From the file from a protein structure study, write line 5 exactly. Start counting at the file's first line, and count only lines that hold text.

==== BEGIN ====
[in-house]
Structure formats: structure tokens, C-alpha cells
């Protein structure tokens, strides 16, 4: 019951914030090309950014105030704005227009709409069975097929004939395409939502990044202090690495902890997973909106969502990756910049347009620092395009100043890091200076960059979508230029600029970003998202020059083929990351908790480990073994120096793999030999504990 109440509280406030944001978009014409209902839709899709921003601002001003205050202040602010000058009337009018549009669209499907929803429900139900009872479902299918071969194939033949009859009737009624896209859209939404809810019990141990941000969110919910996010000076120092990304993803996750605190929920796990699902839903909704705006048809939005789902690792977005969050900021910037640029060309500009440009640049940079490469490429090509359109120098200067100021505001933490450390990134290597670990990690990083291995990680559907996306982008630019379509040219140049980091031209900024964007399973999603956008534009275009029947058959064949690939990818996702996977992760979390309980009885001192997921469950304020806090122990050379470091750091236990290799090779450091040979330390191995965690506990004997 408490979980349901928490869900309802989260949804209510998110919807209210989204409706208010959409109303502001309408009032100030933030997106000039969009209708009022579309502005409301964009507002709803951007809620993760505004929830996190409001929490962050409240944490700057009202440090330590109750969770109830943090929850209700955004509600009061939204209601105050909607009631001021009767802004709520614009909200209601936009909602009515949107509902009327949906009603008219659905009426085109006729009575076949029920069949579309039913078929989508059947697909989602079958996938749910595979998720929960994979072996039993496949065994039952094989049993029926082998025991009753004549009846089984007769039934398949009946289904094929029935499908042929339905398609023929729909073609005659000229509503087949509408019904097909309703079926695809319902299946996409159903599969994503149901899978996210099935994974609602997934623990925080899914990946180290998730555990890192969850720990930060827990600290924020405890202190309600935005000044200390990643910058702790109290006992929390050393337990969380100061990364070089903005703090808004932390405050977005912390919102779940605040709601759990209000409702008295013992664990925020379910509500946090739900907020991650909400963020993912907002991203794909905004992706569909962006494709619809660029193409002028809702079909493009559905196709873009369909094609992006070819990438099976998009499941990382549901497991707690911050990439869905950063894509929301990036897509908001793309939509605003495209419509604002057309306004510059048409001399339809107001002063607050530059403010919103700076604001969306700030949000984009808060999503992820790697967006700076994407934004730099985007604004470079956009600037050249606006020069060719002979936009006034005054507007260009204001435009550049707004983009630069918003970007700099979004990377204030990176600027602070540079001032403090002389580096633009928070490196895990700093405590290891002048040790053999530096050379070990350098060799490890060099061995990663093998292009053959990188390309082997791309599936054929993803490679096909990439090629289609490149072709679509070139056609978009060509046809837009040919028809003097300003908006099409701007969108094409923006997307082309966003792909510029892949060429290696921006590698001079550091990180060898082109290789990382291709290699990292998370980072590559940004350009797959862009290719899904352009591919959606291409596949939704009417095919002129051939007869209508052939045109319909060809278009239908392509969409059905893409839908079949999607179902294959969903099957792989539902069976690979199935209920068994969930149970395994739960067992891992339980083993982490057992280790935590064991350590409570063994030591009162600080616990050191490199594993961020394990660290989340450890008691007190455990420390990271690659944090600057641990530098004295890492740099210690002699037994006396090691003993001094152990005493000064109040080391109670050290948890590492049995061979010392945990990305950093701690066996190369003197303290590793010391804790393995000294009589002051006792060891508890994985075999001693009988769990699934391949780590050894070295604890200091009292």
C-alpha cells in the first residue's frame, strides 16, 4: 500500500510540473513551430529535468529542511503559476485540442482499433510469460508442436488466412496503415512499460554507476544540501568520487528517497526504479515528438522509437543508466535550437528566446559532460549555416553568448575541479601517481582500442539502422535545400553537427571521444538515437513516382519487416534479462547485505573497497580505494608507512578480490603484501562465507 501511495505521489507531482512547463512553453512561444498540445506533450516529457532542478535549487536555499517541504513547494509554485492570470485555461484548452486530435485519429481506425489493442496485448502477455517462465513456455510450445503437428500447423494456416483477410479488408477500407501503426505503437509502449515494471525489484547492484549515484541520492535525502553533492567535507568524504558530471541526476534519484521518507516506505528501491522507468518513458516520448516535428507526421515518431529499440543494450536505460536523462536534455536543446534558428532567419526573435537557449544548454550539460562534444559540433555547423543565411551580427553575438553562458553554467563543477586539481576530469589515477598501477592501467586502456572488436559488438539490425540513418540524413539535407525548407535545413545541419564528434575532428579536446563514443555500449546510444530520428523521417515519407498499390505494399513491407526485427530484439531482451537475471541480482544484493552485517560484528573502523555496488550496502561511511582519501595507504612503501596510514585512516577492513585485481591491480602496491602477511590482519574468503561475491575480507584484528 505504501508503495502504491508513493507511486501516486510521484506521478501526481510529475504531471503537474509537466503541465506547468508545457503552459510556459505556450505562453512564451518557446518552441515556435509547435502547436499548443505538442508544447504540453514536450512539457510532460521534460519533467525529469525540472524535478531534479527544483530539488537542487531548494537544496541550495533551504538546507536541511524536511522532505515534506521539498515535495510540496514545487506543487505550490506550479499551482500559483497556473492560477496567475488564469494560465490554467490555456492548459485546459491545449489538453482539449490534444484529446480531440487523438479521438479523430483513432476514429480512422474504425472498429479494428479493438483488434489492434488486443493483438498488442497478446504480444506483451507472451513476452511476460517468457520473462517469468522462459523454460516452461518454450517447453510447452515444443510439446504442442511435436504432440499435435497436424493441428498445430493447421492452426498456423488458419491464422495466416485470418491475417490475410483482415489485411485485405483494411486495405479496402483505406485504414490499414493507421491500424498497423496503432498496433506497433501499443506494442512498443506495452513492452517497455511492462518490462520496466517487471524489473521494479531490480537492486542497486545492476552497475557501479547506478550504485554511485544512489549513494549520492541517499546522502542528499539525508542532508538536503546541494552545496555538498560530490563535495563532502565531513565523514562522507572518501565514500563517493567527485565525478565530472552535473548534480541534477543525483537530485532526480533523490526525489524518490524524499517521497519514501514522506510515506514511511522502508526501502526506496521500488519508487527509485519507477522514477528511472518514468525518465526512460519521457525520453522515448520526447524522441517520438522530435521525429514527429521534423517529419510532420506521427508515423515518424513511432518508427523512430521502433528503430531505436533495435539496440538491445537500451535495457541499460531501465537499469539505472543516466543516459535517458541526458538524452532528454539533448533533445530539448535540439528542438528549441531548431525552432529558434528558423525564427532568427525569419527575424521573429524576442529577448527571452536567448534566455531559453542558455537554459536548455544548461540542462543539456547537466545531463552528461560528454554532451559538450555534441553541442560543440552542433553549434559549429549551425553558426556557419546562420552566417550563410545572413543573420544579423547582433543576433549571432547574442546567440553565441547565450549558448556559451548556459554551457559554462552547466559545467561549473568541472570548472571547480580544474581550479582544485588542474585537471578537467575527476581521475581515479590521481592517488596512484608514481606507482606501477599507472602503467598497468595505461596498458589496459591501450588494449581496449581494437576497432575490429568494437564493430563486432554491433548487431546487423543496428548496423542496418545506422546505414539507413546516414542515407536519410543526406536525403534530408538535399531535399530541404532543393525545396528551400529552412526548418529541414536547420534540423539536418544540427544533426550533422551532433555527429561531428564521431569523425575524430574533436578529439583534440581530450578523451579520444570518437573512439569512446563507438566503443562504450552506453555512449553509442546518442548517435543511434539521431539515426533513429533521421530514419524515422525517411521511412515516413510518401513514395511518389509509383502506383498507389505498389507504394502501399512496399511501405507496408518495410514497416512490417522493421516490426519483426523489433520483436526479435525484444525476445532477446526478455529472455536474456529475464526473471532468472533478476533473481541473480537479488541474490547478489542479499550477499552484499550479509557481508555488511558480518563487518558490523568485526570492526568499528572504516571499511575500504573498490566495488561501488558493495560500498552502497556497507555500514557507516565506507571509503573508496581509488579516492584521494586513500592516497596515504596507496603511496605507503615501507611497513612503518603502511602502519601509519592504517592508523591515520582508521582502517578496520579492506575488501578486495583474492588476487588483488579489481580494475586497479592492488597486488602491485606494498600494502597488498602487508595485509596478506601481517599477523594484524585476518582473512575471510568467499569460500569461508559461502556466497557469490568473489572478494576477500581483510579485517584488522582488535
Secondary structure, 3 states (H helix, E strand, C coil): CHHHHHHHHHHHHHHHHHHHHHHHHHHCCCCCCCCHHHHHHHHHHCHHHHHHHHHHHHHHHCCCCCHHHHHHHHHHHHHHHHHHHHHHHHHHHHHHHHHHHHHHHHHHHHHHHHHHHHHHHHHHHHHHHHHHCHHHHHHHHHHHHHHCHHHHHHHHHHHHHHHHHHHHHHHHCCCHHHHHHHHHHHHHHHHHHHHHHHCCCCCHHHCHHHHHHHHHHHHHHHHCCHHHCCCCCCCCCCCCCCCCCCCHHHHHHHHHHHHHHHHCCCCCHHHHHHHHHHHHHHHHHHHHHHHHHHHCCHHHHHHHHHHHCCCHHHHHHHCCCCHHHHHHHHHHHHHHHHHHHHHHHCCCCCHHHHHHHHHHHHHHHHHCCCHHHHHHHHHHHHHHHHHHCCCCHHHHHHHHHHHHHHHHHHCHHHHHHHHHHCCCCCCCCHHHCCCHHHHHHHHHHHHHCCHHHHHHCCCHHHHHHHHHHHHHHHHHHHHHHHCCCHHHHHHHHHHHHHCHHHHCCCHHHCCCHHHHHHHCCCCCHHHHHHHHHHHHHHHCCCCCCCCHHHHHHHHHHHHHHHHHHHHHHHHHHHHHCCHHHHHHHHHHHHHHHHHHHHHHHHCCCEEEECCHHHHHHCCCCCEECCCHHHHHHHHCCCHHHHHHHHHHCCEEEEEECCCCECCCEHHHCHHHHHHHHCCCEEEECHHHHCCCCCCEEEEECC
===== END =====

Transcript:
Secondary structure, 3 states (H helix, E strand, C coil): CHHHHHHHHHHHHHHHHHHHHHHHHHHCCCCCCCCHHHHHHHHHHCHHHHHHHHHHHHHHHCCCCCHHHHHHHHHHHHHHHHHHHHHHHHHHHHHHHHHHHHHHHHHHHHHHHHHHHHHHHHHHHHHHHHHHCHHHHHHHHHHHHHHCHHHHHHHHHHHHHHHHHHHHHHHHCCCHHHHHHHHHHHHHHHHHHHHHHHCCCCCHHHCHHHHHHHHHHHHHHHHCCHHHCCCCCCCCCCCCCCCCCCCHHHHHHHHHHHHHHHHCCCCCHHHHHHHHHHHHHHHHHHHHHHHHHHHCCHHHHHHHHHHHCCCHHHHHHHCCCCHHHHHHHHHHHHHHHHHHHHHHHCCCCCHHHHHHHHHHHHHHHHHCCCHHHHHHHHHHHHHHHHHHCCCCHHHHHHHHHHHHHHHHHHCHHHHHHHHHHCCCCCCCCHHHCCCHHHHHHHHHHHHHCCHHHHHHCCCHHHHHHHHHHHHHHHHHHHHHHHCCCHHHHHHHHHHHHHCHHHHCCCHHHCCCHHHHHHHCCCCCHHHHHHHHHHHHHHHCCCCCCCCHHHHHHHHHHHHHHHHHHHHHHHHHHHHHCCHHHHHHHHHHHHHHHHHHHHHHHHCCCEEEECCHHHHHHCCCCCEECCCHHHHHHHHCCCHHHHHHHHHHCCEEEEEECCCCECCCEHHHCHHHHHHHHCCCEEEECHHHHCCCCCCEEEEECC